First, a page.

March 7, 2013 / 7:52 AM / 5 years ago

Bond, equity gains boost Swiss central bank 2012 profit

* Income, price gains from bonds 8.4 bln Sfr, 6.7 bln from equities

* Gains of 1.4 bln Sfr on gold holdings

* To distribute 1 bln Sfr to cantons and federal government

ZURICH, March 7 (Reuters) - Gains on a range of investments contributed to 2012 profits at the Swiss National Bank, it said on Thursday.

The SNB said net profit was 6 billion Swiss francs ($6.34 billion), confirming preliminary figures it reported in January.

Some 4.5 billion came from the huge foreign currency positions it has accumulated to keep a lid on the strong franc, and 1.4 billion from its gold holdings.

It said income and price gains on interest-bearing paper and instruments came in at 8.4 billion compared to 6.7 billion from equity securities.

They together more than compensated for exchange rate-related losses of 10.6 billion francs, incurred on the appreciation of the franc against the yen and dollar.

The SNB capped a soaring franc at 1.20 per euro in September 2011 to help stave off recession and the threat of deflation and was forced to intervene heavily last year as the euro zone crisis flared, swelling its huge foreign currency reserves.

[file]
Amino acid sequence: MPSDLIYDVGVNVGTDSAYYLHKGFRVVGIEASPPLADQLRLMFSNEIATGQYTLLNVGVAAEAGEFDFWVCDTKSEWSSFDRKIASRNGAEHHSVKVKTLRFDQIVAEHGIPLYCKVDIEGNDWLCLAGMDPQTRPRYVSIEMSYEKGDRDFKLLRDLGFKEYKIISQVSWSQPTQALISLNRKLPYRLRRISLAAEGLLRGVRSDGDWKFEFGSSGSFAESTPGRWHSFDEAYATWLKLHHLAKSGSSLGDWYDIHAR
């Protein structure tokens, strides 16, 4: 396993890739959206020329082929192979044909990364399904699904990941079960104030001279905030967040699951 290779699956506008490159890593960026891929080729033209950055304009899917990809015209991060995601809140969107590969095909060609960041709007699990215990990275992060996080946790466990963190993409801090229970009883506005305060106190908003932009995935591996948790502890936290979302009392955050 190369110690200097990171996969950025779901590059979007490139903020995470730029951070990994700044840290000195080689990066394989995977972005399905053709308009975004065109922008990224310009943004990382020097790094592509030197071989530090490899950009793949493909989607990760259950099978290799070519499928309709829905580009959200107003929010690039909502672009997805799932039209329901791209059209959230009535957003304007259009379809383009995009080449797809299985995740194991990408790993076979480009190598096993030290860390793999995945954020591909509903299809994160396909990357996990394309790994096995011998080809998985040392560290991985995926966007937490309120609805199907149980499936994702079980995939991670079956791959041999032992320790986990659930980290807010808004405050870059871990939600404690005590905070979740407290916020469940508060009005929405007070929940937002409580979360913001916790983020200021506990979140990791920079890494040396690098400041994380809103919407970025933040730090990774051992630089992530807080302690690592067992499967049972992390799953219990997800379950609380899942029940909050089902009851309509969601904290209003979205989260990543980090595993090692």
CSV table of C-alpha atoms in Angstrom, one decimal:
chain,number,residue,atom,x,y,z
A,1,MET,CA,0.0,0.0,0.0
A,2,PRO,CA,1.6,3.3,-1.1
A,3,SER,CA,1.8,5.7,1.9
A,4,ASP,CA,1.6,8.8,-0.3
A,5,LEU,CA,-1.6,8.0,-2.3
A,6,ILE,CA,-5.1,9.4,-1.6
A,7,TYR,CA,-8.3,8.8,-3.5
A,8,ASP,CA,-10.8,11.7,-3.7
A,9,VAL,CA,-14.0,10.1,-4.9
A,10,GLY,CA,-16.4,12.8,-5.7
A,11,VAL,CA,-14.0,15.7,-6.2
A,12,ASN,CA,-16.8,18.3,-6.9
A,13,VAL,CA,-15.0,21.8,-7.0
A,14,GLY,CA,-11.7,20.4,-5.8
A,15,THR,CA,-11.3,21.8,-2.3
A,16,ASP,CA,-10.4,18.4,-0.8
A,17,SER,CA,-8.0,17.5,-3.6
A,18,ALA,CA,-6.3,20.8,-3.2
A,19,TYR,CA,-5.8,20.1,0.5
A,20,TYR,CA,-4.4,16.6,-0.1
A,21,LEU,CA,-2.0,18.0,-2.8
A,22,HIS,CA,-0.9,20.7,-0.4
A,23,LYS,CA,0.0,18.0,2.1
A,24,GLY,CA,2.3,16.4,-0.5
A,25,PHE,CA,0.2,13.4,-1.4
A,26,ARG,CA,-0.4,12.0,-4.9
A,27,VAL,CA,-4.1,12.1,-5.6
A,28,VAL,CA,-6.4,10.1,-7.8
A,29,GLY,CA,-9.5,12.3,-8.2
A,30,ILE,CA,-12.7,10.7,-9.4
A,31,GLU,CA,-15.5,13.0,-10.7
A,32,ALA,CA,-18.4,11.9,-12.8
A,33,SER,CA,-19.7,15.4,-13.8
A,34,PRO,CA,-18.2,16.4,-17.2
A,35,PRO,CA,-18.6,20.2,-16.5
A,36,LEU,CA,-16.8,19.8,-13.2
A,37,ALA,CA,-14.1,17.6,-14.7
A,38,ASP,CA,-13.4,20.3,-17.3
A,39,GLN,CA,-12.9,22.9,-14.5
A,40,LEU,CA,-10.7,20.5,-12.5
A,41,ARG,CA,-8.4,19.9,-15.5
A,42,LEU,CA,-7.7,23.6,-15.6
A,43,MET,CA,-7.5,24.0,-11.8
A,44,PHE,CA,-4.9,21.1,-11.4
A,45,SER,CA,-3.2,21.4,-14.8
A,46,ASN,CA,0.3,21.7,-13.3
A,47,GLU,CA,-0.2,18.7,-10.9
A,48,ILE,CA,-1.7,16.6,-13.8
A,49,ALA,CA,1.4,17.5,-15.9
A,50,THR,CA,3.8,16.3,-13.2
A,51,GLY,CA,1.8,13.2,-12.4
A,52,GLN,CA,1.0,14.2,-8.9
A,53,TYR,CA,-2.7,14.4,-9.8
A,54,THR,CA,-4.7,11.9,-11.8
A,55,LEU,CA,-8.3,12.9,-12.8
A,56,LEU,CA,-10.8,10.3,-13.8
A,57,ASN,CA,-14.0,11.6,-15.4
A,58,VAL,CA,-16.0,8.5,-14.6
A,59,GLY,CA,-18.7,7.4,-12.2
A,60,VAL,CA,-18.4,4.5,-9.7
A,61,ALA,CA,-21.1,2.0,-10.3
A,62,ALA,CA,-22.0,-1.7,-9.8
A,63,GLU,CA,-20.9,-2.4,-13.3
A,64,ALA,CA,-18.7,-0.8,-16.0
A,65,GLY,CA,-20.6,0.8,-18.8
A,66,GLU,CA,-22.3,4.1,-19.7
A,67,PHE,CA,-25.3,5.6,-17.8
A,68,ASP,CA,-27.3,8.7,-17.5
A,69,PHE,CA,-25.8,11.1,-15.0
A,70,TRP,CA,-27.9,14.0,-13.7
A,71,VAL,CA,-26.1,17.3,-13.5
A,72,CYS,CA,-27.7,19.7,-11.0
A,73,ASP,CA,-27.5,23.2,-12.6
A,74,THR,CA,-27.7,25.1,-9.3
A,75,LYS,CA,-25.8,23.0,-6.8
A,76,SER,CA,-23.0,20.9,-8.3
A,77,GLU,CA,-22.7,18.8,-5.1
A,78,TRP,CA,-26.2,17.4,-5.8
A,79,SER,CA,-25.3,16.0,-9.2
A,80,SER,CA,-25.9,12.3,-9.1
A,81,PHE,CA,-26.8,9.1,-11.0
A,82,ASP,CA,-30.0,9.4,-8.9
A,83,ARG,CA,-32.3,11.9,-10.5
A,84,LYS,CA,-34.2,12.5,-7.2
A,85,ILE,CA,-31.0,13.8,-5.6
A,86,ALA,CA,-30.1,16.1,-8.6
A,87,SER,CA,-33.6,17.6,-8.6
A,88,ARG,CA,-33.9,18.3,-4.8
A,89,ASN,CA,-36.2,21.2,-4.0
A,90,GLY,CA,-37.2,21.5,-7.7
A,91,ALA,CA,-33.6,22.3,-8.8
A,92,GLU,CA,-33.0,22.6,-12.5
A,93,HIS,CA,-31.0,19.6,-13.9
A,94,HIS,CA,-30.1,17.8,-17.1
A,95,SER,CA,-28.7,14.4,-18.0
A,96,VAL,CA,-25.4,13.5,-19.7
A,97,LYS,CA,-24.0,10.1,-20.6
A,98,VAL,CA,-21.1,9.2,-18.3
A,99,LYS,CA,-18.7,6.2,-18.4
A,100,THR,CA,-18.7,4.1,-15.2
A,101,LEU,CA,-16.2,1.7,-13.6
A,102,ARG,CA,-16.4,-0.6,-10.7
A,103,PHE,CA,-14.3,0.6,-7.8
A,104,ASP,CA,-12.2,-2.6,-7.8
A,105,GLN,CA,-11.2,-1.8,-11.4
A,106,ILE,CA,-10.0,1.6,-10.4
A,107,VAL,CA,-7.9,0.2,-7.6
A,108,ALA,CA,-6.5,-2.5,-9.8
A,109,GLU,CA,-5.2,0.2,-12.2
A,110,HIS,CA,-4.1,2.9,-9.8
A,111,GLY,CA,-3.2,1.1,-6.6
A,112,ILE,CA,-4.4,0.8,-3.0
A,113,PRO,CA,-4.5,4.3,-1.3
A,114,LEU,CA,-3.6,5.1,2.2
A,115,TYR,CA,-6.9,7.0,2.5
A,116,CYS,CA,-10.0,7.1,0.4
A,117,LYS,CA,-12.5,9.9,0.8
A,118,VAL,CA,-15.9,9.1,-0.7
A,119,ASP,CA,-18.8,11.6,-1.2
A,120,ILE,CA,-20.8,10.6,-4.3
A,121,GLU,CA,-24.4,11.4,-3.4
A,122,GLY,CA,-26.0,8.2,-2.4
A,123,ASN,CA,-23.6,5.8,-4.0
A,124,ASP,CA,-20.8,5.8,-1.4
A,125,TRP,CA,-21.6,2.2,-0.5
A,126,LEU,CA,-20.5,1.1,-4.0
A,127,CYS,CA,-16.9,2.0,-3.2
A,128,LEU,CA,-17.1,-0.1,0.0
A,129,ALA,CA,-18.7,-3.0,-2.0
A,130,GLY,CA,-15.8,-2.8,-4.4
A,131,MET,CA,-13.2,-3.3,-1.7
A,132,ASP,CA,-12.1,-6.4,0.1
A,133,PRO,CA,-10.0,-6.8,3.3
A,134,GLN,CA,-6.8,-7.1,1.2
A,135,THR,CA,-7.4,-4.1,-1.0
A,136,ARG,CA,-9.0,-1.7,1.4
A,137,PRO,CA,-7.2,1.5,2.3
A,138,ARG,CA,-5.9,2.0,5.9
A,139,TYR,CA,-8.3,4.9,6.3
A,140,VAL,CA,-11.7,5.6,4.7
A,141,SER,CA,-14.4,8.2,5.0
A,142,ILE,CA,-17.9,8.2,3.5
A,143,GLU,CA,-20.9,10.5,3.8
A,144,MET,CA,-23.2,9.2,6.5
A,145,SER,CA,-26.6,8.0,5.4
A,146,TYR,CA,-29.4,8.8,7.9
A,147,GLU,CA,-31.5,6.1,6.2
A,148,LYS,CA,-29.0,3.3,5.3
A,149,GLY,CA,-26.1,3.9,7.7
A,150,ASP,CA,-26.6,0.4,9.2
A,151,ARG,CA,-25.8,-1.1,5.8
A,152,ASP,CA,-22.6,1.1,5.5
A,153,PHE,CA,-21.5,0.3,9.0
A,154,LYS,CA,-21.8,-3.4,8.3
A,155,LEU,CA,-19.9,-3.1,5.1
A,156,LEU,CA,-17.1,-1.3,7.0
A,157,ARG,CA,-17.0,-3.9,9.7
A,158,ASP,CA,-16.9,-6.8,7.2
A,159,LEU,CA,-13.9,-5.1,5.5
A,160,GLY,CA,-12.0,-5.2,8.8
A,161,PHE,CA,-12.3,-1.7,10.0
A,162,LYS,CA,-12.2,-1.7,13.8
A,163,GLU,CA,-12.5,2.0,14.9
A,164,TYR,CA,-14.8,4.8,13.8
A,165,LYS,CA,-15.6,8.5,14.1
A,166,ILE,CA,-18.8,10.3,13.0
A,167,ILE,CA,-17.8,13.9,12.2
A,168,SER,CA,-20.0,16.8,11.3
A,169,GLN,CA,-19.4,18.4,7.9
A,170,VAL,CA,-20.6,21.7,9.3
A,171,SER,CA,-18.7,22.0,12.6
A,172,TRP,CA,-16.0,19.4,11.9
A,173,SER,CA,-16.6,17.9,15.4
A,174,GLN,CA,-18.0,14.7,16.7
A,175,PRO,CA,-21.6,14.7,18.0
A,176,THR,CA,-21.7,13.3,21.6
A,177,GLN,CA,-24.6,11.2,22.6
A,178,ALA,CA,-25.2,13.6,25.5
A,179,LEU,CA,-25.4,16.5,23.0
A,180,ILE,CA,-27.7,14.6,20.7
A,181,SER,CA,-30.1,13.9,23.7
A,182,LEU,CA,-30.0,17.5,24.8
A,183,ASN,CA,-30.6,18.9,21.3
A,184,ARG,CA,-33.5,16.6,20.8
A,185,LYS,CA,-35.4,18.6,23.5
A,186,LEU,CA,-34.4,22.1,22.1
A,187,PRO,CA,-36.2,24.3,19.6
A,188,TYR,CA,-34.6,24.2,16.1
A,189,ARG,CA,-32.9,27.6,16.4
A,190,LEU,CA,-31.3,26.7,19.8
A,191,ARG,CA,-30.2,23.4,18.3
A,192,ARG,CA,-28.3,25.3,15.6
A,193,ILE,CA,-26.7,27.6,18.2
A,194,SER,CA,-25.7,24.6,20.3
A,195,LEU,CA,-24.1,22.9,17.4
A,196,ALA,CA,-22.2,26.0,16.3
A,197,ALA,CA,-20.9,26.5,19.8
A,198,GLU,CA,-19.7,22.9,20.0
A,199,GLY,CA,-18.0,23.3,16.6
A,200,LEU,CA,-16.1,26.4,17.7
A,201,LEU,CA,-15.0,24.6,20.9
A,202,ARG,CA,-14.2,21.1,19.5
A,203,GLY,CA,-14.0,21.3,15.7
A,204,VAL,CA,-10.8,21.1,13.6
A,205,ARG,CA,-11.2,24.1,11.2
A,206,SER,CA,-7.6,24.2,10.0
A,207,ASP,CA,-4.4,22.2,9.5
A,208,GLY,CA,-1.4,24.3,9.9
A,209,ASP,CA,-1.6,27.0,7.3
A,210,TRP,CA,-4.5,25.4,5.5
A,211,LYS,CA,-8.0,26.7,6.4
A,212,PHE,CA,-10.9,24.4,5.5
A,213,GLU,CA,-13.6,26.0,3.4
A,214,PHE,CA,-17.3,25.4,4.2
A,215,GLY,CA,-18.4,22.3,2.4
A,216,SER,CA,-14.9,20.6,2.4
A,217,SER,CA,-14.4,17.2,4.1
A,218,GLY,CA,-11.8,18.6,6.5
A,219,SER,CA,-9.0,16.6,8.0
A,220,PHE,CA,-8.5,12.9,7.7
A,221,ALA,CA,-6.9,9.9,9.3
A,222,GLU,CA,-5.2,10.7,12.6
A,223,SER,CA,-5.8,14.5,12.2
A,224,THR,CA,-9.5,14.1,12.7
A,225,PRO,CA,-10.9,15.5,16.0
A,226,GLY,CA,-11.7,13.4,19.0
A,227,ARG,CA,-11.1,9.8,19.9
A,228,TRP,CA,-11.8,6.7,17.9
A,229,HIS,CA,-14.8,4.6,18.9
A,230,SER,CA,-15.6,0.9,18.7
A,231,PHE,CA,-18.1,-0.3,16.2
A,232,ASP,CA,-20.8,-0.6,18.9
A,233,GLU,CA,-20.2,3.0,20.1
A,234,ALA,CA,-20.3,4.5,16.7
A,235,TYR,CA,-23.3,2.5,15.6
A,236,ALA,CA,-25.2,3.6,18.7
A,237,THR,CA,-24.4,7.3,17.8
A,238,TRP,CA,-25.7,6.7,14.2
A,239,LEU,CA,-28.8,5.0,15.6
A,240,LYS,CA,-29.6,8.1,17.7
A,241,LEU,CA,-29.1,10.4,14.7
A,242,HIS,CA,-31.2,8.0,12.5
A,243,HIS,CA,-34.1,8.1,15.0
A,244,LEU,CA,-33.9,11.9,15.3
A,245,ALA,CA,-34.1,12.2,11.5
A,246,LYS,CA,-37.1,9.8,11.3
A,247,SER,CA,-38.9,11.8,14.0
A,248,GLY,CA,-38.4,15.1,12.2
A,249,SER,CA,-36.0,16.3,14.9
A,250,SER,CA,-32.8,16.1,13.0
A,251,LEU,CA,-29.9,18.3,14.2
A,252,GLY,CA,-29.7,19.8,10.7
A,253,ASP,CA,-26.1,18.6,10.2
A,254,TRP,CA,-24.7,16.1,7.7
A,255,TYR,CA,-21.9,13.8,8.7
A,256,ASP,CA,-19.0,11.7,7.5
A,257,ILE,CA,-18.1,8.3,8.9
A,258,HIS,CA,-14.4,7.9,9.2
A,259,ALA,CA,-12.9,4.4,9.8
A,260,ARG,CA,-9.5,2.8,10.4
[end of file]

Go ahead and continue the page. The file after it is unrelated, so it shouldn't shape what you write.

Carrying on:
The SNB’s foreign exchange reserves peaked at almost 430 billion francs last September, or over 70 percent of annual output, but have gradually fallen as tension in the euro zone lessened, standing at 427 billion at the end of last year.

The SNB held 82 percent of its foreign currency holding in government bonds at the end of 2012 and 12 percent in equities, with 49 percent of the portfolio held in euro-denominated assets, 28 percent in U.S. dollars and 8 percent in yen.

The central bank said a fund of toxic assets from UBS , the country’s largest bank which had to be bailed out in 2008, had also contributed 0.9 billion to profits.

The SNB reiterated it would distribute 1 billion francs in dividends to the cantons and the federal government. Switzerland’s 26 cantons, or states, are the central bank’s biggest shareholders.

$1 = 0.9465 Swiss francs Reporting by Emma Thomasson; Editing by John Stonestreet

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